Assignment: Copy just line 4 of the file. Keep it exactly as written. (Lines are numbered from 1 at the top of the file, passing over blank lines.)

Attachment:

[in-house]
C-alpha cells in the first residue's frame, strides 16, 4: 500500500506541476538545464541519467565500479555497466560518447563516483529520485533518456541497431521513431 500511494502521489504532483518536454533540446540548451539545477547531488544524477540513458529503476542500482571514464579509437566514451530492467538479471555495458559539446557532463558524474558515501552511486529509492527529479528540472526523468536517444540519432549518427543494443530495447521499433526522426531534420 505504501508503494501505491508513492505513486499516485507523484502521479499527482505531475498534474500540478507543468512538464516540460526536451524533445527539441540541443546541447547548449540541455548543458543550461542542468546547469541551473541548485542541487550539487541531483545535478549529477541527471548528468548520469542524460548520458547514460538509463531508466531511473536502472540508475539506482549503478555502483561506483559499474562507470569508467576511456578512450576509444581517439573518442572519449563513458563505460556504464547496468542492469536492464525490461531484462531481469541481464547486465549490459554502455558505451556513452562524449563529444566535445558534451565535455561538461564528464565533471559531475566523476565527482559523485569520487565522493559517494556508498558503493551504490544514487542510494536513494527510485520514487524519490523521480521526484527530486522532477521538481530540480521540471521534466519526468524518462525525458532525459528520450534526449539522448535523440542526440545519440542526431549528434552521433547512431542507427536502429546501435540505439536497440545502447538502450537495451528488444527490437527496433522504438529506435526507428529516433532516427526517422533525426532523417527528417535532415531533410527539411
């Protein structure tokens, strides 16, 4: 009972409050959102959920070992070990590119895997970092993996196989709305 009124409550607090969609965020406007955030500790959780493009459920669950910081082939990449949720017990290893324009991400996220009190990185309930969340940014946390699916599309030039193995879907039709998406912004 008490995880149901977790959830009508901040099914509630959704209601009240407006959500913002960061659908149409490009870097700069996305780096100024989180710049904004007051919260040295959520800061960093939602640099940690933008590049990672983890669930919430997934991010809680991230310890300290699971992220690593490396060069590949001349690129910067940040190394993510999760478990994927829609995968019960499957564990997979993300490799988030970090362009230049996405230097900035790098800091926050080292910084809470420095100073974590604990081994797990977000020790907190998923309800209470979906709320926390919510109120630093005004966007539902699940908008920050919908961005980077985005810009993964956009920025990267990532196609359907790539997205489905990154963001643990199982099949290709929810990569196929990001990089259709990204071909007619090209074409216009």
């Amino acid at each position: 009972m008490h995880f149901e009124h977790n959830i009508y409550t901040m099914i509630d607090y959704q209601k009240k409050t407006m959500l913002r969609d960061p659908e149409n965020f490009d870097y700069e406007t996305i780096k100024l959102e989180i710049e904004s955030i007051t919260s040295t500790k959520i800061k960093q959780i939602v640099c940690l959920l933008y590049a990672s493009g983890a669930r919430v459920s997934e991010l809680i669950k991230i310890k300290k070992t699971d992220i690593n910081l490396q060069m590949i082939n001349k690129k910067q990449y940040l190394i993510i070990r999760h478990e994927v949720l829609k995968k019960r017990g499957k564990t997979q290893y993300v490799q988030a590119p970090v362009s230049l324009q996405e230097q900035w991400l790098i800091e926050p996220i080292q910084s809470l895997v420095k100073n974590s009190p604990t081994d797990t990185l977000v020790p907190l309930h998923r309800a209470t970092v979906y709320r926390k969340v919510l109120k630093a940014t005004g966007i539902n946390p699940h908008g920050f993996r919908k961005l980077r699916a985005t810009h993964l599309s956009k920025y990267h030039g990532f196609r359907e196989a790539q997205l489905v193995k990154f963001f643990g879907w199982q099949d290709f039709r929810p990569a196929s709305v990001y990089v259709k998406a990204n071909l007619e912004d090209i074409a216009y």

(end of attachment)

């Amino acid at each position: 009972m008490h995880f149901e009124h977790n959830i009508y409550t901040m099914i509630d607090y959704q209601k009240k409050t407006m959500l913002r969609d960061p659908e149409n965020f490009d870097y700069e406007t996305i780096k100024l959102e989180i710049e904004s955030i007051t919260s040295t500790k959520i800061k960093q959780i939602v640099c940690l959920l933008y590049a990672s493009g983890a669930r919430v459920s997934e991010l809680i669950k991230i310890k300290k070992t699971d992220i690593n910081l490396q060069m590949i082939n001349k690129k910067q990449y940040l190394i993510i070990r999760h478990e994927v949720l829609k995968k019960r017990g499957k564990t997979q290893y993300v490799q988030a590119p970090v362009s230049l324009q996405e230097q900035w991400l790098i800091e926050p996220i080292q910084s809470l895997v420095k100073n974590s009190p604990t081994d797990t990185l977000v020790p907190l309930h998923r309800a209470t970092v979906y709320r926390k969340v919510l109120k630093a940014t005004g966007i539902n946390p699940h908008g920050f993996r919908k961005l980077r699916a985005t810009h993964l599309s956009k920025y990267h030039g990532f196609r359907e196989a790539q997205l489905v193995k990154f963001f643990g879907w199982q099949d290709f039709r929810p990569a196929s709305v990001y990089v259709k998406a990204n071909l007619e912004d090209i074409a216009y």